sea otter were completely extinct in 1860, they ate sea urchins which helped control kelp growth, when sea otter reappeared in 1920 kelp regrew
fishing history 40% of population lives 100km from coast, 3 stages: (1) indigenous fishing common 300 years ago (2) colonial period, 300 years ago to 1940, whales were hunted (3) international fishing fleets: came after WWII
hook and line: what fish? impact? Catch all fish and return ones you don't want; Not bad
long lining: what fish? impact? Strung behind boat with separate hooks; Swordfish and tuna; Bad because it reduces density and size of fish
purse seine nets: what fish? impact? Salmon, tuna, kills dolphins because it keeps them from getting oxygen, sea turtles were caught in the nets too; Bad
Bottom trawling Takes absolutely no intelligence; Flunder, shrimp; 25% of any catch you don't want
pot fishing: what fish? impact? you get on a boat and there's all these pots with bait in them and they sink to the bottom of the floor; Crab; Closely monitored
Fish farming: what fish? impact? Salmon, shrimp; salmon put in pens and fed fish food, shrimp are put in ponds, feed made up of other fish, shrimp farms destroy mangroves which are ideal habitats for lots of fish
pleistocene 18,000 to 2.1 million years ago, "iceage", glaciers extended all the way down to Wisconsin called "The Wisconsin"
formation of pleistocene Ice sheets (water is locked up), Land bridges (Beringia cross from north Siberia to Alaska, Indonesia), Vegetation shifts (north to south, up and down mountain ranges)
How do we know the temperatures over the last 850,000 years? ice corps, sediment cores, tree cores
ice cores isotope, oxygen 16, look at ratios through ice core, less oxygen 16 when hot
sediment cores pollen is deposited at the bottom of lakes over the last million years, called varve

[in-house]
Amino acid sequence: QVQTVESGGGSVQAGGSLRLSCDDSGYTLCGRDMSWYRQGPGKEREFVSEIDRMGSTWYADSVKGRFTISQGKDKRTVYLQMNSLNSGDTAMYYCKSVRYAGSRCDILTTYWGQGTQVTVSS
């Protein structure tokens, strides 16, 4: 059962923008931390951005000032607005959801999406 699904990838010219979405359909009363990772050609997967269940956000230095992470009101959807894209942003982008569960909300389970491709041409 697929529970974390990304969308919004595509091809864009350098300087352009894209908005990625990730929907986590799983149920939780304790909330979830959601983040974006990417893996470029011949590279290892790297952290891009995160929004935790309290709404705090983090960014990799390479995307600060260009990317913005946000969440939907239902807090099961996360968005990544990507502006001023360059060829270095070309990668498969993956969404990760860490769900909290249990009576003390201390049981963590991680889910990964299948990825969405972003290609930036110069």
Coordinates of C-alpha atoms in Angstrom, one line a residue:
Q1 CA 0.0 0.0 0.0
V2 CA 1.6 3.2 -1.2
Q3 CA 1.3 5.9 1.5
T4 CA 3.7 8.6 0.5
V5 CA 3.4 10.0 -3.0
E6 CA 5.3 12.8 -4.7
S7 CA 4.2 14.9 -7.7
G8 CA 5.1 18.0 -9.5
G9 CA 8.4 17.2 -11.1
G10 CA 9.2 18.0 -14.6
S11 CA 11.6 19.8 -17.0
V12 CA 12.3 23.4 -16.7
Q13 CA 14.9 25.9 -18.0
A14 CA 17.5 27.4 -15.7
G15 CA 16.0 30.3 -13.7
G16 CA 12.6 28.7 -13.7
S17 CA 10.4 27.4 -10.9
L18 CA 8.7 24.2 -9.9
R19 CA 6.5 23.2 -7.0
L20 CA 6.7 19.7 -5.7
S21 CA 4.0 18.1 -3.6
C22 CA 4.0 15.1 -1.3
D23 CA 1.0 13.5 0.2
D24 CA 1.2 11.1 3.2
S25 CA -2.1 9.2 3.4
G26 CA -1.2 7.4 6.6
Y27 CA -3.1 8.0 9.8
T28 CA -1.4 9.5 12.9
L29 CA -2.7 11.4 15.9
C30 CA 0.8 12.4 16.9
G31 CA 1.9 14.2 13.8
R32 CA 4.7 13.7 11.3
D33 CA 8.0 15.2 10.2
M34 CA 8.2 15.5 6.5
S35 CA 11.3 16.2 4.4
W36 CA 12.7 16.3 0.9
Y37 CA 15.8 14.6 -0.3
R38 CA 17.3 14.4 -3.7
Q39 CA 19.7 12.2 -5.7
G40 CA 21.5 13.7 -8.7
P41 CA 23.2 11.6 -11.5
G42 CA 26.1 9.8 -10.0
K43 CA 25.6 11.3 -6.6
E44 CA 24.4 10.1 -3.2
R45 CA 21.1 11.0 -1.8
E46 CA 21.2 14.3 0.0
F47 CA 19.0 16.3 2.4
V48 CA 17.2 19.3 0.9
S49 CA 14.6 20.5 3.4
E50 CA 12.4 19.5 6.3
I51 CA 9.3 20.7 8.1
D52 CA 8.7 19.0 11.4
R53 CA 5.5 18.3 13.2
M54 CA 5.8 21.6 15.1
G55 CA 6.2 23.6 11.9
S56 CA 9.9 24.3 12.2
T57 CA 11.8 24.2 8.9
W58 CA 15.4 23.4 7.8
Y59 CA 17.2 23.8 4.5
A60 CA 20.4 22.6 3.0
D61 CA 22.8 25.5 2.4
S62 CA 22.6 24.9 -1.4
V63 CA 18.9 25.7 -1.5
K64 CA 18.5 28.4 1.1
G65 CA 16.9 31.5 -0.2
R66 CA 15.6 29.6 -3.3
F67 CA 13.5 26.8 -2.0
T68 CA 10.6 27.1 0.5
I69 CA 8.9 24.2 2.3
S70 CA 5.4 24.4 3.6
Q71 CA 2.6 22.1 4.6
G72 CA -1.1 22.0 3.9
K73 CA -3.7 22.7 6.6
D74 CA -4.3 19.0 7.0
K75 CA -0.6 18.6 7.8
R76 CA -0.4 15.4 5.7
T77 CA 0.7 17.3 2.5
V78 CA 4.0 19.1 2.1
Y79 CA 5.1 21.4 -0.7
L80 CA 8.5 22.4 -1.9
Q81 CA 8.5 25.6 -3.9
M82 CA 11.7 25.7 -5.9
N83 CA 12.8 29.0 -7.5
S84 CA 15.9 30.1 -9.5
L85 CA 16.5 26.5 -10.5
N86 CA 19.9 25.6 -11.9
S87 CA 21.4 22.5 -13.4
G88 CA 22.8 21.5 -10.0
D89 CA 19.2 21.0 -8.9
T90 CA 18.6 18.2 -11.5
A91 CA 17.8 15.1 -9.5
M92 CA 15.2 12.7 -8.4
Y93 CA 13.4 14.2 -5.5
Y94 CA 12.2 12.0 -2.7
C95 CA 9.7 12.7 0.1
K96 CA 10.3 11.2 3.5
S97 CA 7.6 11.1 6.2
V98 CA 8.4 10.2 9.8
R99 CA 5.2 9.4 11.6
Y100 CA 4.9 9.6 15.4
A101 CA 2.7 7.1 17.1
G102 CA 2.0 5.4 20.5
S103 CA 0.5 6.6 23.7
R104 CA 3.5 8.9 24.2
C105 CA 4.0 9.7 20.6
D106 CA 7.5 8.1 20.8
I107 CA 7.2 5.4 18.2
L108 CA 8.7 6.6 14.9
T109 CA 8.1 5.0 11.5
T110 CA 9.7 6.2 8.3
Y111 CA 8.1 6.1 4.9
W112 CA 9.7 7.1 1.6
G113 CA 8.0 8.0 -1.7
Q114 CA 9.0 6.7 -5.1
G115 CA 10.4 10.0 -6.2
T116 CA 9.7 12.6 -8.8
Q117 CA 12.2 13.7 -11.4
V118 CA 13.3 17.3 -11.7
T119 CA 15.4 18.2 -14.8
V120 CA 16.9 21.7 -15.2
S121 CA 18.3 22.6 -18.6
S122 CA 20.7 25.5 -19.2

tree cores temperature and precipitation shown in rings, small rings=little rain
sangamonian temperatures were 1° warmer than today
What evidence is there that global warming is occuring? increasing temperature gauges, greenland and antarctica are melting, sea level rising
what is the human impact of global warming? greenhouse gases (increased CO2)
OPEC nations and if democracy Algeria (NO), Indonesia (YES), Iran (SEMI), Irag (YES), Kuwait (NO), Libya (NO), Nigeria (YES), Qatar (NO), Saudi Arabia (NO), Venezuela (NO)
Air pollution in US 1/2 of all air pollution comes from cars, US has 200 million cars (8 million in LA)
photochemical smog hydrocarbons, nitrogen oxide, sun chemical smog, thermal inversion layer
manufactured gases chlorofluorocarbons (CFC, hairspray), releases chlorine which breaks up O3, can do it 100 to 100,000 times
ozone theories (1) no hole (2) hole, is still getting bigger (3) hole, getting smaller (4) no consensus
Kyoto protocol scientist believe temp will increase in next 100 years, reduce levels of emision by 29% by 2010, no US
Arnold CA follows protocol, more stringent, clean burning cars, increase renewable energy by 2%, million solar homes
renewable energy uses hydropower, biomass fuel, geothermal, wind energy, solar energy
hydropower (good and bad) 47%; Cheap, lots of electricty; all dams have lifetime warranty, sediment buildup, changes water temperature
biofuels (good and bad) 45%; Burns cleaner; requires a lot of energy, corn
geothermal (good and bad) 5%; Extremely renewable; You have to dig deep, lava
wind energy (good and bad) 2%; Fastest growing; Dead migratory birds, storing energy
solar energy (good and bad) 1%; Free, no moving parts, roofs; need big area the size of Arizona; installation expenxive, storing energy
NRDC (address) Natural Resources Defense Council, 1314 2nd Street, LEEDs building
SMURF Santa Monica Urban Runoff Facility, costs $9 milion, cleans urban runoff water, 500,000 gallons each day
GIS Geographic Information System, vector data
vector data points=nodes, lines=arc, area=polygon
remote sensing no direct physical contact, in electromagnectic spectrum collect from violet to thermal infared
raster data one pixel=grid cell
Wavelength UV, Visible, Infra, Thermal, Microwaves, Radiowaves
passive sensors the sun sends the image
active sensors the satellite sends the image, can go through clouds
when and why was the LA river channelized? 1980s because the river meanders
how can the LA River be both healthy and protected from floods? create green space around the river
Created by: katydid